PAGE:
Nicknamed "The Bulldozer" for his stamina during meetings and long working hours, the overweight Sharon had not been in ill health prior to the initial stroke. He is twice widowed, has two sons and lives alone.

Political uncertainty

A former army general and larger-than-life personality in Israel, Sharon was first elected prime minister in 2001 and re-elected in 2003. (Timeline)

He has been seeking a third mandate in the March election, a vote seen as a test for his controversial decision to turn over Gaza and parts of the West Bank to Palestinian control and dismantle Israeli settlements.

Sharon faced strong opposition to the disengagement plan within the right-wing Likud bloc he helped found. He decided in November to abandon his political home of three decades and form a new party, Kadima, in an effort to capture the center of the Israeli electorate, where support for his peace initiative is stronger.

Polls taken after the prime minister's move showed Kadima vaulting into the lead. However, the party is so closely associated with Sharon that his health problems are likely to inject significant uncertainty into the campaign.

Olmert, 60, became Sharon's deputy prime minister in 2003 after serving 10 years as mayor of Jerusalem. (Biography)

He took on the additional post of finance minister last year after Sharon's longtime rival within Likud, former Prime Minister Benjamin Netanyahu, resigned to protest the Gaza pullout.

In December, Likud members picked Netanyahu to lead them into the March campaign.

In Washington, President Bush issued a statement saying he and first lady Laura Bush were "praying for his recovery."

"Prime Minister Sharon is a man of courage and peace," Bush said. "On behalf of all Americans, we send our best wishes and hopes to the prime minister and his family."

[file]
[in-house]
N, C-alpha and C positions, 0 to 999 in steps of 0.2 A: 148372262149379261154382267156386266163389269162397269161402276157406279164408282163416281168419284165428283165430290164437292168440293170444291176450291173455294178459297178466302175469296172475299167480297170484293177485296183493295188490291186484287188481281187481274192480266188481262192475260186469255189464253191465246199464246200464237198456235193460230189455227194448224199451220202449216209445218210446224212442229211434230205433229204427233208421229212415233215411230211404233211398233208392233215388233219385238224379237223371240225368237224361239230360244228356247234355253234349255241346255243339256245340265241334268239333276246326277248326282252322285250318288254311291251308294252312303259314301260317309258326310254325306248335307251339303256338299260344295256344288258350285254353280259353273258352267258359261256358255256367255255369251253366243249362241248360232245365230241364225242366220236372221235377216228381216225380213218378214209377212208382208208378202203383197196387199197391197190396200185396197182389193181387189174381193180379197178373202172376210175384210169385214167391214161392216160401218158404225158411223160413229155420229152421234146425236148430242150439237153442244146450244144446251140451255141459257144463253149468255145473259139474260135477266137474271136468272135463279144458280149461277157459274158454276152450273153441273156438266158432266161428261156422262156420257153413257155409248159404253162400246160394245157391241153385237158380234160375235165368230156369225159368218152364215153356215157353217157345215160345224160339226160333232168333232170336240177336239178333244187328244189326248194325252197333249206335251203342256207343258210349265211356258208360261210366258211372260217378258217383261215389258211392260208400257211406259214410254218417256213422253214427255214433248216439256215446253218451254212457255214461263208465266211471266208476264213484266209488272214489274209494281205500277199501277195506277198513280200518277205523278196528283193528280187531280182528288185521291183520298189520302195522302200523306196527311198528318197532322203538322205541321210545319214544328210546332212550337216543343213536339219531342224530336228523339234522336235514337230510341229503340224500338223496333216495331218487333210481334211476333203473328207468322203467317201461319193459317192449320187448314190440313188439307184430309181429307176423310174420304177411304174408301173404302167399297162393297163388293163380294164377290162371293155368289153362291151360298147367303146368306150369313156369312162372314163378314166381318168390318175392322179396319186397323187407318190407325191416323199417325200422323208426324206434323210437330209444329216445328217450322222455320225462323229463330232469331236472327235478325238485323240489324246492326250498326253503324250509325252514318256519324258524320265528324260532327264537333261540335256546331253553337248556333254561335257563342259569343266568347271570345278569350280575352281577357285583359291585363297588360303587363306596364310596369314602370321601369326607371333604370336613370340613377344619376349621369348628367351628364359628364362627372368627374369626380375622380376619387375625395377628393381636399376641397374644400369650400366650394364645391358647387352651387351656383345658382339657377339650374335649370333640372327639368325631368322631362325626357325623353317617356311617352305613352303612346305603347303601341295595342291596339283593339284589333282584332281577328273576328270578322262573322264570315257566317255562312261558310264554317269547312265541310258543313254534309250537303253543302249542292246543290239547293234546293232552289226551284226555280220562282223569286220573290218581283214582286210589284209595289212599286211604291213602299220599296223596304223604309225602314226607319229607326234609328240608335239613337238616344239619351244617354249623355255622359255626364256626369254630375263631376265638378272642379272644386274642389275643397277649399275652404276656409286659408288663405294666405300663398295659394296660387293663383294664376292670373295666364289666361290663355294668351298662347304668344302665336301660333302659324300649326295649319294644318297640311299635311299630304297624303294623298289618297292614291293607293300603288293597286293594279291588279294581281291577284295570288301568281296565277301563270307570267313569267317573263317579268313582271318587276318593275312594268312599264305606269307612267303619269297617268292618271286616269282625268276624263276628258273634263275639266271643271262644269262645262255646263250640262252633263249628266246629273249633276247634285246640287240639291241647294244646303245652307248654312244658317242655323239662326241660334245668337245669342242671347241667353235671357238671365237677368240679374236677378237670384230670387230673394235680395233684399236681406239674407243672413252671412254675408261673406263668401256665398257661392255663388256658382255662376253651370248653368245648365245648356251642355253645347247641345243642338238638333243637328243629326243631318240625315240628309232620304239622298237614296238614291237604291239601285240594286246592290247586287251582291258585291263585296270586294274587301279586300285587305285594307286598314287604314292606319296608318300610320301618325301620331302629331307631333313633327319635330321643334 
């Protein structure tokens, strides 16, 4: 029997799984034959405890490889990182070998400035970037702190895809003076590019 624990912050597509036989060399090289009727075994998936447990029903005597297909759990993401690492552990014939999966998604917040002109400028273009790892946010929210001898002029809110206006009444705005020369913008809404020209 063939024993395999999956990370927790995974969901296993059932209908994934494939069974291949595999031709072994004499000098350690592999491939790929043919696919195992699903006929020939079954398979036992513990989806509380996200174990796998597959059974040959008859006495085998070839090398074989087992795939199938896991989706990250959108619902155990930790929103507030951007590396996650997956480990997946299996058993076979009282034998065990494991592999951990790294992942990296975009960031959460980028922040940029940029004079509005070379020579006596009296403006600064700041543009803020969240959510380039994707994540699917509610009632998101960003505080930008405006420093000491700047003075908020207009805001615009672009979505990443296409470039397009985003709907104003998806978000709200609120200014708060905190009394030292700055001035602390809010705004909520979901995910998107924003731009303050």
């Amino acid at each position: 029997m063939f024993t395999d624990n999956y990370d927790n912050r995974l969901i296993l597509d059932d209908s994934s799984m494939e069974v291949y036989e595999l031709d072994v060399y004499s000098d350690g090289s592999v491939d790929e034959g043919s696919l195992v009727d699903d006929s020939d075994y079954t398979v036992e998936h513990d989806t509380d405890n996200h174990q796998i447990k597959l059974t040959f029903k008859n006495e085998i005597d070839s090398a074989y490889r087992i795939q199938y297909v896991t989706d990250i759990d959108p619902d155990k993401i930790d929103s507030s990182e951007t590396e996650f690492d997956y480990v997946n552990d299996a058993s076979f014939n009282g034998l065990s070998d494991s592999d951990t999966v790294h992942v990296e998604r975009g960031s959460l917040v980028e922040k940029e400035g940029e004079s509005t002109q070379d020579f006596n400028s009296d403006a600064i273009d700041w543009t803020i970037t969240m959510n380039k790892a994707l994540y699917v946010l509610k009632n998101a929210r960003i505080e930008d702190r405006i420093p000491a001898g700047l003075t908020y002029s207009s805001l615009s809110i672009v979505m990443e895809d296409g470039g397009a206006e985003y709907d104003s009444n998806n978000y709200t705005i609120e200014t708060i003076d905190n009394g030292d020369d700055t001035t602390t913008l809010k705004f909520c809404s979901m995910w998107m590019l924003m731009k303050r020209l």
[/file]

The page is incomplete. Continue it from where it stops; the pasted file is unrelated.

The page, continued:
The two leaders have known each other since Bush was governor of Texas and had formed a close political bond that included a mutual antipathy toward dealing with Palestinian Authority President Yasser Arafat, who died in 2004.

Sharon's health problems also cast a shadow over Palestinian parliamentary elections scheduled for January 25.

Palestinian leader Mahmoud Abbas this week threatened to cancel the vote unless Israel reverses a decision to bar Palestinians from voting in Jerusalem.

The Palestinian Authority has struggled to gain control over Gaza since Israel completed its withdrawal in September.

Days of unrest in Rafah continued Wednesday, as gunmen stole heavy machinery and demolished part of a wall separating Gaza and Egypt. (Full story)

Questions have grown over how well the ruling Fatah party will fare in the elections, in which it will be pitted against the Islamic militant group Hamas and other organizations.

Outside the hospital in Jerusalem, Gissen said Israel's government is functioning fully and that security forces are prepared to handle any potential threat.

"This is not the right time to mess with us," he told CNN.

CNN's Dana Bash and John Vause contributed to this story.